# Calculating current requirements for this motor

Discussion in 'General Electronics Chat' started by vijaybala85, Jul 14, 2010.

1. ### vijaybala85 Thread Starter Member

Jan 7, 2010
92
0
Hi everyone,

This is the information I have regarding a single phase motor that will run at 120VAC. I would like to know how to calculate the current the motor would source from the supply. I have limited experience dealing with motors but this is interesting to know nonetheless.
Here are the details

1 off assembly part number: P1-008-XXX-XXX-XXX-C03
P1 axial piston water pump @ 0.8l/min
0.37kw, single phase, 4 pole, 71 frame, foot/flange mount in permanent cap style electric motor
Bell housing
Coupling
Relief, check and unload C03 valve assembly

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This statement was sent to me as well..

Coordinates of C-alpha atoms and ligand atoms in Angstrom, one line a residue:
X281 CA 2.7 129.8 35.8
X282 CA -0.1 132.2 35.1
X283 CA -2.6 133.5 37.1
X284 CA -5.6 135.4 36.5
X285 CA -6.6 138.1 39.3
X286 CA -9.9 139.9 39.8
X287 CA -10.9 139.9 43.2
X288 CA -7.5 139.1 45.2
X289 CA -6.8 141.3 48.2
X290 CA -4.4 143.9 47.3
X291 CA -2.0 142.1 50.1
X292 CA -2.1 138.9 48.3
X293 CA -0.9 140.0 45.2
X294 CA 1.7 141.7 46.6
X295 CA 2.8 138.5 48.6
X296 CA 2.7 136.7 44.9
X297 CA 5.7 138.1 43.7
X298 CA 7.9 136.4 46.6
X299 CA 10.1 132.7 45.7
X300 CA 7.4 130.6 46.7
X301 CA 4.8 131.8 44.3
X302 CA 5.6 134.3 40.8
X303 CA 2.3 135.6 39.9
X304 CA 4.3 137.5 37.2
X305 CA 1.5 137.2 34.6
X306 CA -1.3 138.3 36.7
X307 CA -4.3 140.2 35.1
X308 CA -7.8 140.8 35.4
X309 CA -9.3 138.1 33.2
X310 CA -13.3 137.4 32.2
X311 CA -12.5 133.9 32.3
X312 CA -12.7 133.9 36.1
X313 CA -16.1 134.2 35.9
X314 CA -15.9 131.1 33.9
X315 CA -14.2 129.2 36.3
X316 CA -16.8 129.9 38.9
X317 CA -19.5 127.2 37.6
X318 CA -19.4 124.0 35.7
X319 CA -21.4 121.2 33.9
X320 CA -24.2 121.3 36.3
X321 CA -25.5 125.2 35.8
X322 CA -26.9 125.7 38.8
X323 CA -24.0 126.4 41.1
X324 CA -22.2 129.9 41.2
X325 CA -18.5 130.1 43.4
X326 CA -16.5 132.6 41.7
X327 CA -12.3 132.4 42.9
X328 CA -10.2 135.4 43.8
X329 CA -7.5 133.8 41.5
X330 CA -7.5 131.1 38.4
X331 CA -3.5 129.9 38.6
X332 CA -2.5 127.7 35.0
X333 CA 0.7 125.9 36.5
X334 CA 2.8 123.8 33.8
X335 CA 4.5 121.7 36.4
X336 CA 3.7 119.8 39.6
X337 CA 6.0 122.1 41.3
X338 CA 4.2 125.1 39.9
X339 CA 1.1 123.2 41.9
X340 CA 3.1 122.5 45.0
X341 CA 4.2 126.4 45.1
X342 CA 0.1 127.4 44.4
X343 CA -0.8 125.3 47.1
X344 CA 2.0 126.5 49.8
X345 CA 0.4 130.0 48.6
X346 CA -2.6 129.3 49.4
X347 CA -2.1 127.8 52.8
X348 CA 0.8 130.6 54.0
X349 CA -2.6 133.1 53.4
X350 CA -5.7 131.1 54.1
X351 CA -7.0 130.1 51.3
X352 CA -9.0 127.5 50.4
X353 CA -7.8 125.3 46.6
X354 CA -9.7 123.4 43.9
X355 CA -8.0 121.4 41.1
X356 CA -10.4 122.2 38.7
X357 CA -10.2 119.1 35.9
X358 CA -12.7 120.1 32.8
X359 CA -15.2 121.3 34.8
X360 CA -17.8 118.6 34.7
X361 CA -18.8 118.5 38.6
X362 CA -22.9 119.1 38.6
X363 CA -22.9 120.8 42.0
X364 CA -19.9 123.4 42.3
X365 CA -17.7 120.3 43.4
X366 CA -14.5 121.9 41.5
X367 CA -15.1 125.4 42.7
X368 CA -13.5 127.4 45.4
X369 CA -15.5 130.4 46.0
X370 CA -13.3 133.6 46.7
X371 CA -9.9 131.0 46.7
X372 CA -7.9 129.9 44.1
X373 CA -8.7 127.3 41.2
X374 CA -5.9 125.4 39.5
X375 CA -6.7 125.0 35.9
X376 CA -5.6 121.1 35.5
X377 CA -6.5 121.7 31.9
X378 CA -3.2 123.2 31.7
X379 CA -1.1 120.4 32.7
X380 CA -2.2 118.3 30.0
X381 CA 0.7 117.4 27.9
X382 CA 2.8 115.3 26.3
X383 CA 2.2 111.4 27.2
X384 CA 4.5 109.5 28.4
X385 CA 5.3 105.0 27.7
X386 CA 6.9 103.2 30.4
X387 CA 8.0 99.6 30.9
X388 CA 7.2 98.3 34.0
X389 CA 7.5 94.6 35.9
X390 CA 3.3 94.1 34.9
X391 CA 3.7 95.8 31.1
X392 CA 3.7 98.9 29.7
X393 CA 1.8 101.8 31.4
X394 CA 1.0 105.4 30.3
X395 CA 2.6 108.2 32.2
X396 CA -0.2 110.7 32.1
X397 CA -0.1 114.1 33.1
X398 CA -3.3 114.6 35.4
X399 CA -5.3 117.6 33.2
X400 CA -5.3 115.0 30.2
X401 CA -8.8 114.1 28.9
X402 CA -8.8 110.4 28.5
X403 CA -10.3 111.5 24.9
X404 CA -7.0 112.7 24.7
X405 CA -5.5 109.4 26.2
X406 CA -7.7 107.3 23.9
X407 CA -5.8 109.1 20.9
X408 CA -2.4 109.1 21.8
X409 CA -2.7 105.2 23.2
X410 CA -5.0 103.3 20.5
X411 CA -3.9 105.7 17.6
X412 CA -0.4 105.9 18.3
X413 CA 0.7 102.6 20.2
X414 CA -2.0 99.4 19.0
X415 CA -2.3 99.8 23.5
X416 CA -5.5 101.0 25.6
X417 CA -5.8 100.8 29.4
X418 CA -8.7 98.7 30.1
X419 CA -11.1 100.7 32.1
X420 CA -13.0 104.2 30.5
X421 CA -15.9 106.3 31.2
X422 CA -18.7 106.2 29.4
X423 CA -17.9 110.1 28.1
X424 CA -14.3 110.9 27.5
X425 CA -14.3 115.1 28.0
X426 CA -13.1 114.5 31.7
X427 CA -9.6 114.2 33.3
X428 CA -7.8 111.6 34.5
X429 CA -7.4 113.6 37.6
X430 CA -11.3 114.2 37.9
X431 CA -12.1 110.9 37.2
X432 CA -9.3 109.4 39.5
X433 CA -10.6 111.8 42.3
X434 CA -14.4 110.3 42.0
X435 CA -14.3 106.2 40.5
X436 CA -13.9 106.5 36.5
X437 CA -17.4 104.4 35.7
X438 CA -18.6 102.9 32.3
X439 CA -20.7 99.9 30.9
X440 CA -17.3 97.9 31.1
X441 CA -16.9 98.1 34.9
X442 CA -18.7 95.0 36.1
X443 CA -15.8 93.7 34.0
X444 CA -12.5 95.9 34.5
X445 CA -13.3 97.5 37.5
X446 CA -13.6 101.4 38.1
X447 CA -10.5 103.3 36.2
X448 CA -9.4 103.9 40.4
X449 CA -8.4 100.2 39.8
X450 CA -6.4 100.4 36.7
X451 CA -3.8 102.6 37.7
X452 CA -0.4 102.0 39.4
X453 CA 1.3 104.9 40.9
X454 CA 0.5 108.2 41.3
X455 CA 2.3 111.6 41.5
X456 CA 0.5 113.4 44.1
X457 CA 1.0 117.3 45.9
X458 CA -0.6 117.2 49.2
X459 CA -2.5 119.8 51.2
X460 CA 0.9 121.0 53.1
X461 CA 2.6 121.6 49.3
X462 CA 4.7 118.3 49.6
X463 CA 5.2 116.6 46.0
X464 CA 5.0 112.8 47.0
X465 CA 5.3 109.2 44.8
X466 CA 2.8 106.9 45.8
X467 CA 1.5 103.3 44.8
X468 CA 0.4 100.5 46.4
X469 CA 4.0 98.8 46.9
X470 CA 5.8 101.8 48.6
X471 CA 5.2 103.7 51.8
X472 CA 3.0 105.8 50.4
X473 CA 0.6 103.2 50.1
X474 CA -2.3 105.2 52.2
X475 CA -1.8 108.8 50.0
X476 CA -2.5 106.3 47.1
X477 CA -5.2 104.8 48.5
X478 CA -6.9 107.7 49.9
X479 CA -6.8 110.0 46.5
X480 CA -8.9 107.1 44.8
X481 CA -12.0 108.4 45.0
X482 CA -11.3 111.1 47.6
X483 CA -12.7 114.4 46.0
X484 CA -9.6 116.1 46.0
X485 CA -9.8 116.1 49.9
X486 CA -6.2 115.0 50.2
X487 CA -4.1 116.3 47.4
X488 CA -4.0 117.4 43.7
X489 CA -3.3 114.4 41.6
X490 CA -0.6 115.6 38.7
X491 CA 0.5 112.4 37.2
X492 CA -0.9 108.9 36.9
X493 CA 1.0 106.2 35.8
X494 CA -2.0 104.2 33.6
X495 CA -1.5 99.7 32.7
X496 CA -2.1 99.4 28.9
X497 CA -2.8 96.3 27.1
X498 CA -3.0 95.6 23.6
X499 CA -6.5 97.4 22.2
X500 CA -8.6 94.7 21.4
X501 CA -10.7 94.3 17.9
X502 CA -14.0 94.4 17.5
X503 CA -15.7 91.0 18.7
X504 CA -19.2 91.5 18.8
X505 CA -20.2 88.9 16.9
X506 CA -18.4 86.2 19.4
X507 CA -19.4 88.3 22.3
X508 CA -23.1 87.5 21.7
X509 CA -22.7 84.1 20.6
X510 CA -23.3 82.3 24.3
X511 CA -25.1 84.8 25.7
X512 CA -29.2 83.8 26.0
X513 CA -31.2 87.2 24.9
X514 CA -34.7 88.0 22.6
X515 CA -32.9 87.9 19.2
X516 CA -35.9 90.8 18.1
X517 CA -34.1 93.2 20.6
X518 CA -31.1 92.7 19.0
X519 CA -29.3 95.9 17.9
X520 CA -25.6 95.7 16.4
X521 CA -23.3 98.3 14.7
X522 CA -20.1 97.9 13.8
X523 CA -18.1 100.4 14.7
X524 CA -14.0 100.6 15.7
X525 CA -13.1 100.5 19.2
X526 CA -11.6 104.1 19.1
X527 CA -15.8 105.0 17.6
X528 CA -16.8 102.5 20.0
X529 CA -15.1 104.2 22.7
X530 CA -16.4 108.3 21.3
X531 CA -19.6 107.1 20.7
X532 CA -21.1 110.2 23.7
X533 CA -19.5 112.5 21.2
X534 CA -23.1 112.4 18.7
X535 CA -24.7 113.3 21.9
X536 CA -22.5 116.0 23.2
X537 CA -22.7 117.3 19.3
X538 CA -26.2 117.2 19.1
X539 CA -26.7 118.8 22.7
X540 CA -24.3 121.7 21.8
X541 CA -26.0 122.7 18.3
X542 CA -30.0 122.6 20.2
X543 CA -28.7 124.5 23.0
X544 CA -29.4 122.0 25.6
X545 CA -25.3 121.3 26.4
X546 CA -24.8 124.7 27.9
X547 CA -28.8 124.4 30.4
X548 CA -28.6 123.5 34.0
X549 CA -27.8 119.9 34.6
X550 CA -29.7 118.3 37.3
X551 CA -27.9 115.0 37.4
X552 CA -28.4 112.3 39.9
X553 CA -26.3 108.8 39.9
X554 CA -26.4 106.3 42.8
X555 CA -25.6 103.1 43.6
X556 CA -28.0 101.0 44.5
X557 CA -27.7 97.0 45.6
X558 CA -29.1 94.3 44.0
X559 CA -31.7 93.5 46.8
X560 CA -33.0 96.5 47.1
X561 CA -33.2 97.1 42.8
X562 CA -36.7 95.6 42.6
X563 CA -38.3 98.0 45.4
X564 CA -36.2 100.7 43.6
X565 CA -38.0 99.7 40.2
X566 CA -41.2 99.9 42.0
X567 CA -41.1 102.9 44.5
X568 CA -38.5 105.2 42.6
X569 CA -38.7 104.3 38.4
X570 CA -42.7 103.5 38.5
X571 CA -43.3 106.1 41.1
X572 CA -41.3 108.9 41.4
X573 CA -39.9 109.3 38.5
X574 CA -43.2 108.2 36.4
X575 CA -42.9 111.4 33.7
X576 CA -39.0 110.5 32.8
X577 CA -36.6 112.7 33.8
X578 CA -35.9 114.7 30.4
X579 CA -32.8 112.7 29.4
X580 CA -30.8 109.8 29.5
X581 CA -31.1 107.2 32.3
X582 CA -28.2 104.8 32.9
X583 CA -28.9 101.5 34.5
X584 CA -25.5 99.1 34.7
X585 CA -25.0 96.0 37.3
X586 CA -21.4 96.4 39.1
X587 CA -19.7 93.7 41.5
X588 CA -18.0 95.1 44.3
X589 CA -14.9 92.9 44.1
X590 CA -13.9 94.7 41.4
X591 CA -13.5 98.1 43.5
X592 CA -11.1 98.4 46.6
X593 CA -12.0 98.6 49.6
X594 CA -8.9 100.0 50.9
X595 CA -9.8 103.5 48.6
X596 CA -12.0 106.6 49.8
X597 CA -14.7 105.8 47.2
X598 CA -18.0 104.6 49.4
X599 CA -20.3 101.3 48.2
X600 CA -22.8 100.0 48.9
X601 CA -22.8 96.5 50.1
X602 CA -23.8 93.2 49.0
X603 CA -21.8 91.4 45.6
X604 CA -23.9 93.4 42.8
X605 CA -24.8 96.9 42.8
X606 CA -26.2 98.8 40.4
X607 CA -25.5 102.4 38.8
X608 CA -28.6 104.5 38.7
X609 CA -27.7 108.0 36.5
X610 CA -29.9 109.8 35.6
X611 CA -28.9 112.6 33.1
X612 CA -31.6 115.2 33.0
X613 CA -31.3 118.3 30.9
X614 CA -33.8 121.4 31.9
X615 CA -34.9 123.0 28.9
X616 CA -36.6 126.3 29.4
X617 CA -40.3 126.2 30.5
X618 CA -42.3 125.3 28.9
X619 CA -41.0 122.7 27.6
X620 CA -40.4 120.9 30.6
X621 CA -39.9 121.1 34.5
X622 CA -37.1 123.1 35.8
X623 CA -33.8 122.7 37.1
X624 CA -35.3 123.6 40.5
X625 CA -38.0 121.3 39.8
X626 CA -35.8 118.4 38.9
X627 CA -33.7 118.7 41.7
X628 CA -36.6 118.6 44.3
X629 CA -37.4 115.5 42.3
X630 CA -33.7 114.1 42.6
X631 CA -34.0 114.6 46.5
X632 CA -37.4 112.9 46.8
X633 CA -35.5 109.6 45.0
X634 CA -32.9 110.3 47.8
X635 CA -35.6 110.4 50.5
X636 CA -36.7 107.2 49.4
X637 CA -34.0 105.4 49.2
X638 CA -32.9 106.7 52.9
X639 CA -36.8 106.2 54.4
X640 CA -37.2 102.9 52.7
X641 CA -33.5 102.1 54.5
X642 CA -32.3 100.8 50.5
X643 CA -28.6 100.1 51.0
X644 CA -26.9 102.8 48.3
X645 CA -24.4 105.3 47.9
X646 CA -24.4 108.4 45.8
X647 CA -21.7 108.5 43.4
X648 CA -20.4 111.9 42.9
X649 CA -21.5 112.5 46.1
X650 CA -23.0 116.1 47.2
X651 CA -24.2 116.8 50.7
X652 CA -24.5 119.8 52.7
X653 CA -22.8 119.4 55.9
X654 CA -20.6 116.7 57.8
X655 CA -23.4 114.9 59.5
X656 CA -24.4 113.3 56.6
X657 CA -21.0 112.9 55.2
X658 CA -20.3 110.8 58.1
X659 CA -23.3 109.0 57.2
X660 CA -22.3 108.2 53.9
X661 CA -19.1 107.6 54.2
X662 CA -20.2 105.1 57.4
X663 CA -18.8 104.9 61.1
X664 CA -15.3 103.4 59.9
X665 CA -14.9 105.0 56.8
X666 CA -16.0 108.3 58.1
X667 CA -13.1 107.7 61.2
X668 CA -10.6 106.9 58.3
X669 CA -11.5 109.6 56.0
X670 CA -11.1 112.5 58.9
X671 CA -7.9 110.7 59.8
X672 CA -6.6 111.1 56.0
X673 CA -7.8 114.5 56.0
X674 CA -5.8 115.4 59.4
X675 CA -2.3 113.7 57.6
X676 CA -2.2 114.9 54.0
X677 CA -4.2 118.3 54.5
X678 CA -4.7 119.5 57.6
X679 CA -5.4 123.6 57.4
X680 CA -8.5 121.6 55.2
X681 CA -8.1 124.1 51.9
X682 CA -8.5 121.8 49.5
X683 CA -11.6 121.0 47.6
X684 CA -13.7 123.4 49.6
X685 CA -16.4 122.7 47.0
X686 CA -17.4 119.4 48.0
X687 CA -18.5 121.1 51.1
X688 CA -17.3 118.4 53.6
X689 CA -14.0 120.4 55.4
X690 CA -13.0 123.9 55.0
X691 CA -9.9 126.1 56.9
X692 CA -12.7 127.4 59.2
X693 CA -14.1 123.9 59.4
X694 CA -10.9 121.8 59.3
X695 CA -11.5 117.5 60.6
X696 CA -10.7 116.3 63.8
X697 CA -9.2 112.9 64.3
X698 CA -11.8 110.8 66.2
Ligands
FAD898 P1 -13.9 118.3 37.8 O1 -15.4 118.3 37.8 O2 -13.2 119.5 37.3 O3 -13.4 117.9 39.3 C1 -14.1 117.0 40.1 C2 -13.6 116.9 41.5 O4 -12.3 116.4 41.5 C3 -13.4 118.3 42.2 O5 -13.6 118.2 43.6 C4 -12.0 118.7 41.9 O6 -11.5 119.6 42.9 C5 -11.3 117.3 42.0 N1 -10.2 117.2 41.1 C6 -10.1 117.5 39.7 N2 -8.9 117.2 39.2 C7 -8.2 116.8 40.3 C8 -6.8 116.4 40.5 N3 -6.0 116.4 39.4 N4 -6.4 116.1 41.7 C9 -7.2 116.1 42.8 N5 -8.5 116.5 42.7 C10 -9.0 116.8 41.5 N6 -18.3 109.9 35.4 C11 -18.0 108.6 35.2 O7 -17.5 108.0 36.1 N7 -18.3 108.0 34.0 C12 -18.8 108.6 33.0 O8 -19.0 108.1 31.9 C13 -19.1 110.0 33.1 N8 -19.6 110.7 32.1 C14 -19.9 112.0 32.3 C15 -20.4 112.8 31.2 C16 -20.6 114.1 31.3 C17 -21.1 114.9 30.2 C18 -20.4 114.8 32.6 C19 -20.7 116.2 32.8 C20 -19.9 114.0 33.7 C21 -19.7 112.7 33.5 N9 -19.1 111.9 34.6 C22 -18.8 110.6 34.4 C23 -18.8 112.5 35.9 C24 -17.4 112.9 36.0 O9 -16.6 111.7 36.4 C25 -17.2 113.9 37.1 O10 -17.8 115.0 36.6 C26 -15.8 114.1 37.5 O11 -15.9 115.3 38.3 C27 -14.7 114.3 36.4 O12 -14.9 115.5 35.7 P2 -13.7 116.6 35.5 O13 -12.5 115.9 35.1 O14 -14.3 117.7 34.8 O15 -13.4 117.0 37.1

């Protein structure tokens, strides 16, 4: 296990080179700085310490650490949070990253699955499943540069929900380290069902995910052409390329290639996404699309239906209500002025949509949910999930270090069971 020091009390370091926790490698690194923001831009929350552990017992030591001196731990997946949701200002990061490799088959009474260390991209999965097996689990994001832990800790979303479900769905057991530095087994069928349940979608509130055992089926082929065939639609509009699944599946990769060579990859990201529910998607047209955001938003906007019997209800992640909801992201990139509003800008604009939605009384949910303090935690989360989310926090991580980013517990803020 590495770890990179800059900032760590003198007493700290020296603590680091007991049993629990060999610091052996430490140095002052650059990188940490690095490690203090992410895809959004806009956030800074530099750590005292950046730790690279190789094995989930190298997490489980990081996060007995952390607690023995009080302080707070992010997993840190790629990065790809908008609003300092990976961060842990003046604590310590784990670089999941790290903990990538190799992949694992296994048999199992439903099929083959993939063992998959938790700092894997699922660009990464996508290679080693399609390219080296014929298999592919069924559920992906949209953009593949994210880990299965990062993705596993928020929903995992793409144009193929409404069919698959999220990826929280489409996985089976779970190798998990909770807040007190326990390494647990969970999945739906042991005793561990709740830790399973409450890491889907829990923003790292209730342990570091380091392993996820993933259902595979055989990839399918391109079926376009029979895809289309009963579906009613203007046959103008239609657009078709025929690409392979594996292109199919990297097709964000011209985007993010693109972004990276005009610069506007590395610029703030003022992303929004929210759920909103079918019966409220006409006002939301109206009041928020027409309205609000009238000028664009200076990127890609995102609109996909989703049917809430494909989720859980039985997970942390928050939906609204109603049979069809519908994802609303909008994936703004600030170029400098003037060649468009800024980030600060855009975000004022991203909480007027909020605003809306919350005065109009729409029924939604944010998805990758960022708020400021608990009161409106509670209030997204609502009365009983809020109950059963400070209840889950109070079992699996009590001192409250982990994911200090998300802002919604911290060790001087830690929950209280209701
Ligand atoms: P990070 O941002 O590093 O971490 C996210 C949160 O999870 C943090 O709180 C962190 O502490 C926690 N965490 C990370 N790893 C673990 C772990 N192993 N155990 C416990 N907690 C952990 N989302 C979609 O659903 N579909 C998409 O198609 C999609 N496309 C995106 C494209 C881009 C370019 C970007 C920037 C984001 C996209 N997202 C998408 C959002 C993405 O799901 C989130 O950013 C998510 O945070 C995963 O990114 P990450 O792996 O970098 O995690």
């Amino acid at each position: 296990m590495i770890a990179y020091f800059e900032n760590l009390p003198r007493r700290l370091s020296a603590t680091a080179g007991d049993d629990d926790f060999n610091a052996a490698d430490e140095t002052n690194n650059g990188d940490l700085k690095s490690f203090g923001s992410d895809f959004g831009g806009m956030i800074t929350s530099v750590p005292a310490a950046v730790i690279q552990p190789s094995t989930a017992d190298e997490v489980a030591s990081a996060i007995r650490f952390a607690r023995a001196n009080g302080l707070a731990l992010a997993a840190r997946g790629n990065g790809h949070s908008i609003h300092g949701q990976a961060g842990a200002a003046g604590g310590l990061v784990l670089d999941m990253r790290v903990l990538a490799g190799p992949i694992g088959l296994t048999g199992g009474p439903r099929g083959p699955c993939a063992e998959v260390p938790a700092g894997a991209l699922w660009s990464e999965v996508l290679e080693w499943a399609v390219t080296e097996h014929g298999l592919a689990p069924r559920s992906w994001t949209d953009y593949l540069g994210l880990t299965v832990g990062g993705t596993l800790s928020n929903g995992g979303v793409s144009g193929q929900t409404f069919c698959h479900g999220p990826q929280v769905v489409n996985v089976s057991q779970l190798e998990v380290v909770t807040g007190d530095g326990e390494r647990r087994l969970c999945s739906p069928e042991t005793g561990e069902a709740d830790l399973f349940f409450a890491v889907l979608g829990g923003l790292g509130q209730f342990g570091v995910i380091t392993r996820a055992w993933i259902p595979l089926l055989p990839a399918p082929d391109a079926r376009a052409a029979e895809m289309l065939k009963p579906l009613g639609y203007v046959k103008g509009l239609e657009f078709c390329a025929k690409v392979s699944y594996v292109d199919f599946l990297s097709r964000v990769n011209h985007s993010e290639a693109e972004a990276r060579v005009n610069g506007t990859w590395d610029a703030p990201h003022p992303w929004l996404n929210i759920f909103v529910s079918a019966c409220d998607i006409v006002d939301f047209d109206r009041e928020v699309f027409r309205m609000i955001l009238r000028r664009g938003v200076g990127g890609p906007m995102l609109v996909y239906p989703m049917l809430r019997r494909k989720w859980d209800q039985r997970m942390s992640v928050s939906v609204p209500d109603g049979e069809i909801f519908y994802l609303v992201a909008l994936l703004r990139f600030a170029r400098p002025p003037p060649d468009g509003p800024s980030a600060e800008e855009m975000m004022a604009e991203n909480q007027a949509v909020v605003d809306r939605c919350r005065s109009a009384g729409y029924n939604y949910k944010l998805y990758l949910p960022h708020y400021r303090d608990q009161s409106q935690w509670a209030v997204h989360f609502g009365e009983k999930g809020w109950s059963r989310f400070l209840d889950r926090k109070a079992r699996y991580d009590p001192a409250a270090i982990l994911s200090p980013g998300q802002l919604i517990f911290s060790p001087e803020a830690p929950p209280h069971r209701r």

It is 120 volt of course and would have a current draw similar to a ½ hp capacitor motor that we would source locally.
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How to know what value it sources from supply? Please let me know. I am trying to control this motor from a Data acquisition card that would control a relay which switches on/off the motor. Any help would be greatly appreciated. Calculations, circuit setup, diagrams, explanation... etc.. Thanks!

V

2. ### GetDeviceInfo AAC Fanatic!

Jun 7, 2009
1,614
238
CEC lists a 1/2 hp - 120v motor as 9.8 FLA

3. ### vijaybala85 Thread Starter Member

Jan 7, 2010
92
0
Also, can you point out the difference between a solid state relay/switch and a mechanical relay?
THnks!

V

4. ### hspalm Senior Member

Feb 17, 2010
201
9
Why cant he just divide the 370 watts and the 120 voltage to get amps while running at full throttle? Is this because of the stall-current when starting the motor will exceed this 3 amps?

A solid state relay is like a mechanical relay in its usage. The load and the control signal is optically isolated from the latching circuit by a diode and a phototransistor, which in turn "latches" a thyristor or power transistor for the load. This means you have no moving mechanical parts.